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The Middle District of Pennsylvania offers a database of opinions for the years 1999 to present, listed by year and judge. For a more detailed search, enter the keyword or case number in the search box above.

Chief Judge Christopher C. Conner

Plaintiff Arthur Johnson ("Johnson" or ―Mr. Johnson‖) is a convicted murderer. He has been in the custody of the Pennsylvania Department of Corrections ("the Department") since 1973, serving a life sentence without the possibility of parole. For the past thirty-six years, the Department has held Mr. Johnson in solitary confinement—his entire existence restricted, for at least twenty-three hours per day, to an area smaller than the average horse stall. Astoundingly, Mr. Johnson continues to endure this compounding punishment, despite the complete absence of major disciplinary infractions for more than a quarter century.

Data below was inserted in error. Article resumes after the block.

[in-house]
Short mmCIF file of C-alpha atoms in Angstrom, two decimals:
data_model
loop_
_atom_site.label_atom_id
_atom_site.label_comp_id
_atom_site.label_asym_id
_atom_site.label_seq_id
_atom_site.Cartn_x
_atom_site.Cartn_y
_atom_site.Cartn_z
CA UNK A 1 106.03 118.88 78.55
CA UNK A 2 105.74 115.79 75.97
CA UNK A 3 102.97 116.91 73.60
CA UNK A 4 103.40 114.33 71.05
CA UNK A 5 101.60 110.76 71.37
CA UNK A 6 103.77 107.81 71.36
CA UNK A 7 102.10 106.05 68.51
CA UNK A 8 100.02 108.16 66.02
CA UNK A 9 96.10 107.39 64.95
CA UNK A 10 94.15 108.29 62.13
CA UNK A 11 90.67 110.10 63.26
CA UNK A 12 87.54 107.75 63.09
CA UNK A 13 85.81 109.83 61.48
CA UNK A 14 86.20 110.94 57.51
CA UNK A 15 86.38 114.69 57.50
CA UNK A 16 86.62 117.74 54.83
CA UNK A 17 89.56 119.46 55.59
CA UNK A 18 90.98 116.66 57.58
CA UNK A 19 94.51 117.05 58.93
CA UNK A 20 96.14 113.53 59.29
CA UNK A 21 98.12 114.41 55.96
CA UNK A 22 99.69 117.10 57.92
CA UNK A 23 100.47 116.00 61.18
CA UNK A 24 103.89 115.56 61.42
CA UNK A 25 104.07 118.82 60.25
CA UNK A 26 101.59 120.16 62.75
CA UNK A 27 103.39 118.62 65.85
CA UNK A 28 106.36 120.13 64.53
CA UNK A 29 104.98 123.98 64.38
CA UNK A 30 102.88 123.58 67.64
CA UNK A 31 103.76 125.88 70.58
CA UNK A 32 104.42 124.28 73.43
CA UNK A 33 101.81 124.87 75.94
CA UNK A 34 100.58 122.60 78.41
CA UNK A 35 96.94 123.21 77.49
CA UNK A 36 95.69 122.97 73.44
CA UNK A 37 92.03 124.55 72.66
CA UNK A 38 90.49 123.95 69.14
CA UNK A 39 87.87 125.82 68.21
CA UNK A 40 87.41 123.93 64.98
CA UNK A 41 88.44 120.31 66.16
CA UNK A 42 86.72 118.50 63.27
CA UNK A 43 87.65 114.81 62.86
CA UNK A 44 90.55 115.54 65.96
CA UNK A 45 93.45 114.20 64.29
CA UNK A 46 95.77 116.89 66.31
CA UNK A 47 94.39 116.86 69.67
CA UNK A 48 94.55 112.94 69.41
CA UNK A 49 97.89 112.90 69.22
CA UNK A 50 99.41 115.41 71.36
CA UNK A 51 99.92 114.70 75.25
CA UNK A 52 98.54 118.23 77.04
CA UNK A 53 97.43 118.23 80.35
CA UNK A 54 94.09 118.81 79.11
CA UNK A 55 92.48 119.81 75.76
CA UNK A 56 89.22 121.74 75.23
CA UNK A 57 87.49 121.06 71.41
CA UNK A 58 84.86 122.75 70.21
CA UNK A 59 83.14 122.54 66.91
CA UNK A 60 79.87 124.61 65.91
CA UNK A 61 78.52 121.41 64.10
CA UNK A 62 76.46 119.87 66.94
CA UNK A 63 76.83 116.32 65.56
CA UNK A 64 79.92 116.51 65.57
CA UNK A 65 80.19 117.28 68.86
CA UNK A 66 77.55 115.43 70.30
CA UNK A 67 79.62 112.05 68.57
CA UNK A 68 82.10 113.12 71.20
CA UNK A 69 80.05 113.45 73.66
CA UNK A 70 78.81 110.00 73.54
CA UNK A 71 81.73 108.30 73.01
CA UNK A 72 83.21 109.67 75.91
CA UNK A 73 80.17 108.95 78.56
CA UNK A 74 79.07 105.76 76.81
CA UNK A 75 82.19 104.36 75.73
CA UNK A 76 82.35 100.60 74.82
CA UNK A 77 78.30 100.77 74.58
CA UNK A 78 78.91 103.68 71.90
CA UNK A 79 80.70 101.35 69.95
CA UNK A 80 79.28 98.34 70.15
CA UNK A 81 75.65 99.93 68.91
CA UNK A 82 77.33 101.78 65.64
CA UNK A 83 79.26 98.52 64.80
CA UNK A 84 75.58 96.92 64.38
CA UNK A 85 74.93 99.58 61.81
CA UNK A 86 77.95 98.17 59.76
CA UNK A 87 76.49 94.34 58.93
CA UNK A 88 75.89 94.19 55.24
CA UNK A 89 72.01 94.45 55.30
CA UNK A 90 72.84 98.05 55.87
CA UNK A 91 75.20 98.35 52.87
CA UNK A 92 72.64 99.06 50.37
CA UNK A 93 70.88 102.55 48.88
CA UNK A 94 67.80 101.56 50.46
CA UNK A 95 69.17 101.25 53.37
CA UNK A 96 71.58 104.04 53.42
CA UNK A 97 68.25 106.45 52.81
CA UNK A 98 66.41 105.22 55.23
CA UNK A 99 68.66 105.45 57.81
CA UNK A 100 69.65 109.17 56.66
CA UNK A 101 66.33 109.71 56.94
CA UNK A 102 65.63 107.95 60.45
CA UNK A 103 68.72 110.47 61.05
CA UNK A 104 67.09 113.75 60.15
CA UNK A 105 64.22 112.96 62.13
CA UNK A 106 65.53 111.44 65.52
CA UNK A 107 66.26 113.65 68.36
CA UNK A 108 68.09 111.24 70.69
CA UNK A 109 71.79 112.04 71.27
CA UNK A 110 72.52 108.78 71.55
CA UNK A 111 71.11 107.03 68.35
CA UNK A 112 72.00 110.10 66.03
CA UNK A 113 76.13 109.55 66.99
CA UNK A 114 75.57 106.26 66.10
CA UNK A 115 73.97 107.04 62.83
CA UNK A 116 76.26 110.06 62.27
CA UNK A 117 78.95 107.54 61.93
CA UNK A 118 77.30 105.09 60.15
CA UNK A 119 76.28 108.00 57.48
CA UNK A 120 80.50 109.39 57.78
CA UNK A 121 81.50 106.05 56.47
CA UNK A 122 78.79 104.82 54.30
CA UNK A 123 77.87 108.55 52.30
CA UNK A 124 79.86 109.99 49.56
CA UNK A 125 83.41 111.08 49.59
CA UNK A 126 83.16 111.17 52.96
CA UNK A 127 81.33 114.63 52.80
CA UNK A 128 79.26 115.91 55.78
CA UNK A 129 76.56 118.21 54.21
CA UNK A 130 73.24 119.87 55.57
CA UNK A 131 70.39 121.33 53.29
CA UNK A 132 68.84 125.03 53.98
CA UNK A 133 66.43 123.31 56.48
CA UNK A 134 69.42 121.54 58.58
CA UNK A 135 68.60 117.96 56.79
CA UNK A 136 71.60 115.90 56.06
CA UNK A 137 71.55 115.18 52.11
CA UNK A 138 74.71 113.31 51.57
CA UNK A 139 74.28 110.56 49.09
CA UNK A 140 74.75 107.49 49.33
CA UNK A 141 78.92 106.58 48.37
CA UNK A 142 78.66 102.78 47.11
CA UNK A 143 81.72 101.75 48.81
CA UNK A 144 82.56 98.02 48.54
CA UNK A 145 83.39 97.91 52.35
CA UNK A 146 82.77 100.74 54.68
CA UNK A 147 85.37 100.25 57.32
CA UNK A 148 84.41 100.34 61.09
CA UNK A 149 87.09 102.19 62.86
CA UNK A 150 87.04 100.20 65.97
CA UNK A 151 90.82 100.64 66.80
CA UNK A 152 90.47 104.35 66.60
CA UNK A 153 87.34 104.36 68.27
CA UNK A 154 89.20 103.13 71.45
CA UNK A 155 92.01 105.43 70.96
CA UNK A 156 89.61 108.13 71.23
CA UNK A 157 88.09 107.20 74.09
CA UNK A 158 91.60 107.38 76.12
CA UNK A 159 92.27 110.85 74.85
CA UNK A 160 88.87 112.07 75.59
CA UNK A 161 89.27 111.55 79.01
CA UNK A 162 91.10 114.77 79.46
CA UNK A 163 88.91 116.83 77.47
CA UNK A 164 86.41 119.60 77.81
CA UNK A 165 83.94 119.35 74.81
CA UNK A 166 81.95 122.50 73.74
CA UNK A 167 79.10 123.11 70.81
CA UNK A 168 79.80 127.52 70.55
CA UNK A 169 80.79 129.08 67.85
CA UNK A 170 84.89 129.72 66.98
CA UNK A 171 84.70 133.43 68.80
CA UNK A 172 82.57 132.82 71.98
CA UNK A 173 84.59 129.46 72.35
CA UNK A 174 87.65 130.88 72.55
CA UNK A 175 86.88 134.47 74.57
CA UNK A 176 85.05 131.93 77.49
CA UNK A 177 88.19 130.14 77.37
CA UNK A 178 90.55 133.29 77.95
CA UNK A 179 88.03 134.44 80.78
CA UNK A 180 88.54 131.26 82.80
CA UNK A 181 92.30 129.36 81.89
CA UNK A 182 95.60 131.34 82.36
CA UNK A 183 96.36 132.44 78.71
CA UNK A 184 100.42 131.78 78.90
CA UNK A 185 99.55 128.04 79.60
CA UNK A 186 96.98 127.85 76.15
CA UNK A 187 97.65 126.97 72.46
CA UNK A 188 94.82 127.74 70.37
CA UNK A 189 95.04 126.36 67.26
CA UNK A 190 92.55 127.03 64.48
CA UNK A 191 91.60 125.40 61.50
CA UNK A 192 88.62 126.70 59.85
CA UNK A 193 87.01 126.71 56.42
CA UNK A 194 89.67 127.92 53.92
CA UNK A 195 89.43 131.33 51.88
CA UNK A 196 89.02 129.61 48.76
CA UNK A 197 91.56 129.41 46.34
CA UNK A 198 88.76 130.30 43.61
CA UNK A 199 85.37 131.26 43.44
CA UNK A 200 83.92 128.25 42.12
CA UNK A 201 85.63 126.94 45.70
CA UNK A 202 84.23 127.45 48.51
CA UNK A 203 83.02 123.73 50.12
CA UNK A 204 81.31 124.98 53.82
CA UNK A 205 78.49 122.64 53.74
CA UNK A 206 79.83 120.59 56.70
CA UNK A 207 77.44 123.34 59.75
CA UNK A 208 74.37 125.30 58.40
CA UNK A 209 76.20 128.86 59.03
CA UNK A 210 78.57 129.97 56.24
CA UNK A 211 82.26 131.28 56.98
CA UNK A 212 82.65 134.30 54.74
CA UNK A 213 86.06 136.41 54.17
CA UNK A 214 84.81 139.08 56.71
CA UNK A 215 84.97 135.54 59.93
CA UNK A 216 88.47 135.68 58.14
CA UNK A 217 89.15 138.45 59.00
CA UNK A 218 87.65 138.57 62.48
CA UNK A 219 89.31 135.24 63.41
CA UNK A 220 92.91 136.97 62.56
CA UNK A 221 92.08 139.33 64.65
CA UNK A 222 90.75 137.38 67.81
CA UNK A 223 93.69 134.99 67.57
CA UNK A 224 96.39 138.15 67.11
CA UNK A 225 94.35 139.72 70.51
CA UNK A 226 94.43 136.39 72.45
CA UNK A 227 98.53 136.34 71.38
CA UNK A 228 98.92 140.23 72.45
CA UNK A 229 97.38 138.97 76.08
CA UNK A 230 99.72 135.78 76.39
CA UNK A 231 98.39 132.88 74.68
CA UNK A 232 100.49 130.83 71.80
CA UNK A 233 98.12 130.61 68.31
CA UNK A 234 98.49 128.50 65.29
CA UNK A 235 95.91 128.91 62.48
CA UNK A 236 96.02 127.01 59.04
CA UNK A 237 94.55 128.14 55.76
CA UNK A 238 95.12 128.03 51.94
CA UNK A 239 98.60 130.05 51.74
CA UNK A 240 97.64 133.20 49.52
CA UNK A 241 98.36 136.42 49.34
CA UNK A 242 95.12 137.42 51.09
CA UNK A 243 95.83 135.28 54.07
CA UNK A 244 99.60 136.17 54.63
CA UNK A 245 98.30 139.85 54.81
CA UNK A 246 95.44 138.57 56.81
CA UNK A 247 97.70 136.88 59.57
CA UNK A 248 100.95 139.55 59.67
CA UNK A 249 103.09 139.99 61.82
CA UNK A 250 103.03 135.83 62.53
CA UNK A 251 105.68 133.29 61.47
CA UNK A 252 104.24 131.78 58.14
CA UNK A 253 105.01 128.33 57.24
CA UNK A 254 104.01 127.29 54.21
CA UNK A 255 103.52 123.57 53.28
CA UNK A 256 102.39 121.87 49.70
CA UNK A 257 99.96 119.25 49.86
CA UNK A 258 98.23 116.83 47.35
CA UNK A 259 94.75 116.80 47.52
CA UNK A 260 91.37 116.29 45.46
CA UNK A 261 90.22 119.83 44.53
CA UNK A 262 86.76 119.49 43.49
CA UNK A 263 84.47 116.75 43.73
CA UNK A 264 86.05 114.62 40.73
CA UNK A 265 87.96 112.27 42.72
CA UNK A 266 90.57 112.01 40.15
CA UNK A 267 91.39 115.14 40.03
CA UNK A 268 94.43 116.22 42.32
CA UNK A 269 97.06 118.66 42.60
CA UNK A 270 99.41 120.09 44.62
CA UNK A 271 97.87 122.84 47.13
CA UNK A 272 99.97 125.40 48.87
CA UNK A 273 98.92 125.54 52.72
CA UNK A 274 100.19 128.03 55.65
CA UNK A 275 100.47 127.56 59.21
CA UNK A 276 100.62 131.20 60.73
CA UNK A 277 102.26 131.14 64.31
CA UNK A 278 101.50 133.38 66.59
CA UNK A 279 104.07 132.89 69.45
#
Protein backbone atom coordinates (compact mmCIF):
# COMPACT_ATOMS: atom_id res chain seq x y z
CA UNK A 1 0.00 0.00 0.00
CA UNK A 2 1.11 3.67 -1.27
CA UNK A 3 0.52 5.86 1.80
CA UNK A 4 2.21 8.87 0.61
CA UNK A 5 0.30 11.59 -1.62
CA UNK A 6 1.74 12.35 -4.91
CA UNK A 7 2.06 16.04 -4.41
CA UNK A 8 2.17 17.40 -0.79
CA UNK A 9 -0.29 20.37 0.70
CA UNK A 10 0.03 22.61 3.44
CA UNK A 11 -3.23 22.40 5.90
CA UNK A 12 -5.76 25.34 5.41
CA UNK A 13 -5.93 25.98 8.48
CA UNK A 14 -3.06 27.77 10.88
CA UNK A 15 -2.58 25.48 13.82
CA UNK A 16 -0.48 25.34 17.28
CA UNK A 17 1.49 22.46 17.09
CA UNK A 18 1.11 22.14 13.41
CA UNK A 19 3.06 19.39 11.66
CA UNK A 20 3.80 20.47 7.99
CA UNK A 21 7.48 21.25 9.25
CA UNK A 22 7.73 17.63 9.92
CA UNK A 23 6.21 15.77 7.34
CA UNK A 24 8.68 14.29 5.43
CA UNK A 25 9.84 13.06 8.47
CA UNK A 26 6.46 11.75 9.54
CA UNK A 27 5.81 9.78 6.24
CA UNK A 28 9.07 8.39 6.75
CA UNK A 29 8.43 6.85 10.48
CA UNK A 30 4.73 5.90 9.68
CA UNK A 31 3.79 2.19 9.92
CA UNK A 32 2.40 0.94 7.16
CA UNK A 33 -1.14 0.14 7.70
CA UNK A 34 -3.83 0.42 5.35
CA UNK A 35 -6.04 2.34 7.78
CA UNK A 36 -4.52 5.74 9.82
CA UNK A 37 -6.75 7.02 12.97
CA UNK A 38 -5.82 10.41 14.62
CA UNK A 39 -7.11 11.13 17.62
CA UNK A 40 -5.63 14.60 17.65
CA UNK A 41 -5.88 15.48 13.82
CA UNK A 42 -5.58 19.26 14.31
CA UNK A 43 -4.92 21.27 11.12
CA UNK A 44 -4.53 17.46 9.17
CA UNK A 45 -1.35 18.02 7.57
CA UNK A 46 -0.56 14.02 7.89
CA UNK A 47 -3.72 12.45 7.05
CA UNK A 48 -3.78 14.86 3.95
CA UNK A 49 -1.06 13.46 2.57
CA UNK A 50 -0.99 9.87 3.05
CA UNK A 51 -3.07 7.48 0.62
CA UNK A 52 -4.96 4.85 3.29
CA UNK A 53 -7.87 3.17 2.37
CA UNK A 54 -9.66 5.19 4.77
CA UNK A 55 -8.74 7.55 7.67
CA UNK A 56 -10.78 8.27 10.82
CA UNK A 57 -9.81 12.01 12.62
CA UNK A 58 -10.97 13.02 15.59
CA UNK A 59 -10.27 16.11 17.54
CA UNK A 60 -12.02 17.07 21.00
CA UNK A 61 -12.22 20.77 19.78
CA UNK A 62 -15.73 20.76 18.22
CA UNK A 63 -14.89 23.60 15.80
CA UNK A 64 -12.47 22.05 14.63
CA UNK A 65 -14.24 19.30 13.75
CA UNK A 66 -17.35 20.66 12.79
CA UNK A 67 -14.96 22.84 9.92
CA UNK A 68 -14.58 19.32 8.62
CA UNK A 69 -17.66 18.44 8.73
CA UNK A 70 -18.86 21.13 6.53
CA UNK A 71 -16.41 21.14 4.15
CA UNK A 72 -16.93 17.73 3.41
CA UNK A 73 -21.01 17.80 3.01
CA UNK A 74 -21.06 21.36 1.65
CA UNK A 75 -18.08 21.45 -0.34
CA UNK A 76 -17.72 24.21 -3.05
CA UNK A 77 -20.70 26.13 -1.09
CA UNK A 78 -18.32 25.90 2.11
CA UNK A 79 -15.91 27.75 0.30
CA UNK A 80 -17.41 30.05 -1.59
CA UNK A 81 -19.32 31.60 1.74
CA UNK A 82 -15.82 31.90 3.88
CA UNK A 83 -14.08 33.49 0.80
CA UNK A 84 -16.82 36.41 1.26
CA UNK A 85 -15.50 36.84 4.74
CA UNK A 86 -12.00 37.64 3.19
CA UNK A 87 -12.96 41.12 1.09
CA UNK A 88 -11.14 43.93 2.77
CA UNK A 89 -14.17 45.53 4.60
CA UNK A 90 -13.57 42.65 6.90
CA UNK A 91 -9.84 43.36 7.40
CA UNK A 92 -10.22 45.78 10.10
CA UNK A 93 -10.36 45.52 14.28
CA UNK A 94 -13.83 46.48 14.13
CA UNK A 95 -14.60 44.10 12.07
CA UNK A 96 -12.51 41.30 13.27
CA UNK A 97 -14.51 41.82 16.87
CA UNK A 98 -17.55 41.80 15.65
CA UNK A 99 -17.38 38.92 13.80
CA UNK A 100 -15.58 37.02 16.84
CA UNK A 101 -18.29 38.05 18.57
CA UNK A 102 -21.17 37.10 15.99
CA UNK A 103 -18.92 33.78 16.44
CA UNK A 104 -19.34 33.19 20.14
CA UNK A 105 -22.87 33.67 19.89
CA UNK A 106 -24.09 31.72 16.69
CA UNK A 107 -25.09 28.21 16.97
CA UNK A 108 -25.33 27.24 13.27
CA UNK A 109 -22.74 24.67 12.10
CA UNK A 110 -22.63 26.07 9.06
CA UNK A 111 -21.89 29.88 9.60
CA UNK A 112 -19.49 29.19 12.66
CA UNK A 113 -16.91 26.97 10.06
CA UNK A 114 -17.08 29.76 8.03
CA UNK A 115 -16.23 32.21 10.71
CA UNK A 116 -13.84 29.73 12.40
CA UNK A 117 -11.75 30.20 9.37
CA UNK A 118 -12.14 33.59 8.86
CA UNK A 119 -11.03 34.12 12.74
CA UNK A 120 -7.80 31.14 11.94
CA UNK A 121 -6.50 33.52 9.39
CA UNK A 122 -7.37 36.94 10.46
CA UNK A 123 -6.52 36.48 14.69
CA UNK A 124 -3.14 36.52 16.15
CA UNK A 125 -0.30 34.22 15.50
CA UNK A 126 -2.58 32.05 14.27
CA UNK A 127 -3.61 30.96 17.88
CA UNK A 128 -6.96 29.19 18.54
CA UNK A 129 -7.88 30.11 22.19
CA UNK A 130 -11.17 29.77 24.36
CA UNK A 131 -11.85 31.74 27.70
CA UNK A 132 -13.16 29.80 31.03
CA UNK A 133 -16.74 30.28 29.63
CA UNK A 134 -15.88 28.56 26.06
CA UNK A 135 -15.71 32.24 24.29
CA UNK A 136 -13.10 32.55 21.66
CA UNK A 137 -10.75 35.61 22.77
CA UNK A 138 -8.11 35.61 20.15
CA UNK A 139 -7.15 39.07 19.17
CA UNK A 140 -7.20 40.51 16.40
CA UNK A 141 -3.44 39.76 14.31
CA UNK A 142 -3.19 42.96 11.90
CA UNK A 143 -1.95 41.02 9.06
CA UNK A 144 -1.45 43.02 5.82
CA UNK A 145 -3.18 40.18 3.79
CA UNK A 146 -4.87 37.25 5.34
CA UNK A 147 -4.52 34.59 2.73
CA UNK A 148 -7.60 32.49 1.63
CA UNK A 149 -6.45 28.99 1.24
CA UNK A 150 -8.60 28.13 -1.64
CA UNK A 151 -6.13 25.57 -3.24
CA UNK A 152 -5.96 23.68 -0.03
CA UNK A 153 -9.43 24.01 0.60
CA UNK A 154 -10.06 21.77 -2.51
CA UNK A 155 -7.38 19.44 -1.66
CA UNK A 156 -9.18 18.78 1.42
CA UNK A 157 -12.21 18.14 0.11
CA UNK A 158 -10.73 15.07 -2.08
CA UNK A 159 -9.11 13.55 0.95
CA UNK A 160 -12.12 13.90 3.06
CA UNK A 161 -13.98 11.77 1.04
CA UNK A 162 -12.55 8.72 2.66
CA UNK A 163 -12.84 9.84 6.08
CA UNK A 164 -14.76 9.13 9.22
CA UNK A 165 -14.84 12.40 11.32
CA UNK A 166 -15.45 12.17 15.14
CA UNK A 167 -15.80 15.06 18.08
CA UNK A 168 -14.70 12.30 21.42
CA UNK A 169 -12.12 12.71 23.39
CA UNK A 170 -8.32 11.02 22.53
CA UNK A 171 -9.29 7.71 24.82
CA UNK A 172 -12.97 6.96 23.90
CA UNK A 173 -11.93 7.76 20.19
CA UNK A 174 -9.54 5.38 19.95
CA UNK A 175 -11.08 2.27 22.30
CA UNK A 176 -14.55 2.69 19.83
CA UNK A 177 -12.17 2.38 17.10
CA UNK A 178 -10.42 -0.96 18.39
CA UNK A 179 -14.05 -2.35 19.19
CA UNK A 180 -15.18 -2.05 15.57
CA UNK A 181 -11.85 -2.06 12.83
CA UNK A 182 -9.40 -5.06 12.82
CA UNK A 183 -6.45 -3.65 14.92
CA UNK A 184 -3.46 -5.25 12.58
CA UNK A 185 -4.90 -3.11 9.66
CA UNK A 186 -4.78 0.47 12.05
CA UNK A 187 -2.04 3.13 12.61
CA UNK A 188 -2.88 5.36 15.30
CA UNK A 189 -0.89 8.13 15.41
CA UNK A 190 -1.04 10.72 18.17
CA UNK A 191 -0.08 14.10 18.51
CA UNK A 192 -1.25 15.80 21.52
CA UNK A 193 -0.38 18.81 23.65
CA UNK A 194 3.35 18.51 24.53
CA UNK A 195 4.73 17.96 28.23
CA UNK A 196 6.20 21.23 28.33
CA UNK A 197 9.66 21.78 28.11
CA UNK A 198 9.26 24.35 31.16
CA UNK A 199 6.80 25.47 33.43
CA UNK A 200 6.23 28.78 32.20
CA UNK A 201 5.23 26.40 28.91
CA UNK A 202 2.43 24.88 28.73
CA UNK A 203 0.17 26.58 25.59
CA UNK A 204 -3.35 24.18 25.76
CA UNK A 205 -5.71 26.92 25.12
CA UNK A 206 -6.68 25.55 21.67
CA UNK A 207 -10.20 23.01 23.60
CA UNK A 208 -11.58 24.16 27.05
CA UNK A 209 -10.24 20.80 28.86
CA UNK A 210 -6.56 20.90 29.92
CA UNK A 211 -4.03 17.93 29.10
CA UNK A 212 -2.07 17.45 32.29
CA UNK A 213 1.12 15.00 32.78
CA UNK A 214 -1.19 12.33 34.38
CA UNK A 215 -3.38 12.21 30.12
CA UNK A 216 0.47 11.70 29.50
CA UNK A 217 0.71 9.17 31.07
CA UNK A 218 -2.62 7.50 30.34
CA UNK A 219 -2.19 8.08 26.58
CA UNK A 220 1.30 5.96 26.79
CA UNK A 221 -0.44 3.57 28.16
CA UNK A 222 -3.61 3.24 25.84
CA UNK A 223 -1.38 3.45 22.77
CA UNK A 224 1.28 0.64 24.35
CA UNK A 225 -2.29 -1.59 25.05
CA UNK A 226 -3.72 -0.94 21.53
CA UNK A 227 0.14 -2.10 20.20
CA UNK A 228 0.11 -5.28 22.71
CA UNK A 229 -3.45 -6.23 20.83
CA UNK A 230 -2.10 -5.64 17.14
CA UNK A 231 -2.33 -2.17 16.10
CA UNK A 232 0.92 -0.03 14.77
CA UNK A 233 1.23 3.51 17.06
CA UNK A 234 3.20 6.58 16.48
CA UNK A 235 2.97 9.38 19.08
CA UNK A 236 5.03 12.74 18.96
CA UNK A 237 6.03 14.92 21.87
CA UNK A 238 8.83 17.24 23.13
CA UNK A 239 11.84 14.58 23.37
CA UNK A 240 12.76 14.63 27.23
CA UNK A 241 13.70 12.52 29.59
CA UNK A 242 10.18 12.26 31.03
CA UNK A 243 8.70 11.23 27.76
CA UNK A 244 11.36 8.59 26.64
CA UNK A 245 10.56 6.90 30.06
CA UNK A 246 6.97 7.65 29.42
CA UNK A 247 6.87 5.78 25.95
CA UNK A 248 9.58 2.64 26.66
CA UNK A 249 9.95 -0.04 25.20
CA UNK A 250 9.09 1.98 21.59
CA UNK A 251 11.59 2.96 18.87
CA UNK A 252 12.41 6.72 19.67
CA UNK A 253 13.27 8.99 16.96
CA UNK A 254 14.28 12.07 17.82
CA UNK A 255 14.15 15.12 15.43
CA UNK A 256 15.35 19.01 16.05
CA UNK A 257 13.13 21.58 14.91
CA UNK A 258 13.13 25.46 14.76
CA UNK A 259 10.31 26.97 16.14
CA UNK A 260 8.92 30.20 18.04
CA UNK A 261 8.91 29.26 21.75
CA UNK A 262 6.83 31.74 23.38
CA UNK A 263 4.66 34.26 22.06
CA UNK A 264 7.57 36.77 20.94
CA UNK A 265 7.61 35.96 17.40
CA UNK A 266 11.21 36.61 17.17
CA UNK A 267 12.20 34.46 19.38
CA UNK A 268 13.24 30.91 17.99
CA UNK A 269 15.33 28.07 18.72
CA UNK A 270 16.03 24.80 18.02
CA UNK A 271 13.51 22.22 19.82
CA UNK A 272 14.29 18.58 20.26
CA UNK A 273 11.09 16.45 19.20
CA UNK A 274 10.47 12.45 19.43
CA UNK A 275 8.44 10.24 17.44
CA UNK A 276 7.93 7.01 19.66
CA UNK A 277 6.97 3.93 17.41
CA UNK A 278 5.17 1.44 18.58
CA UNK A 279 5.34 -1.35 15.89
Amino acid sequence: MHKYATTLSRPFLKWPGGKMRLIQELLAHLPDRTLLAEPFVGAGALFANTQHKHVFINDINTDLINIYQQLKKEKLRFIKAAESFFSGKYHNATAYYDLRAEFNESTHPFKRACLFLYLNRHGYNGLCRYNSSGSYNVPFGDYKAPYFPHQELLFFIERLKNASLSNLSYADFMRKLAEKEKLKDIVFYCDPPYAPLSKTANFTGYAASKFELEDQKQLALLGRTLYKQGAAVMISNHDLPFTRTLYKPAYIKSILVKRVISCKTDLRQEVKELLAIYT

Mr. Johnson initiated this cause to challenge his institutional exile as violative of the United States Constitution. Presently, Mr. Johnson moves the court to compel the Department to: (1) stop his interminable isolation and (2) release him to general population.

Capitol Presort Services, LLC (“Capitol Presort”) commenced this breach of contract action against XL Health Corporation (“XL Health”) asserting that XL Health unilaterally terminated a service agreement between the parties prior to the expiration of its initial term. Before the court are the parties’ respective cross-motions for summary judgment pursuant to Federal Rule of Civil Procedure 56.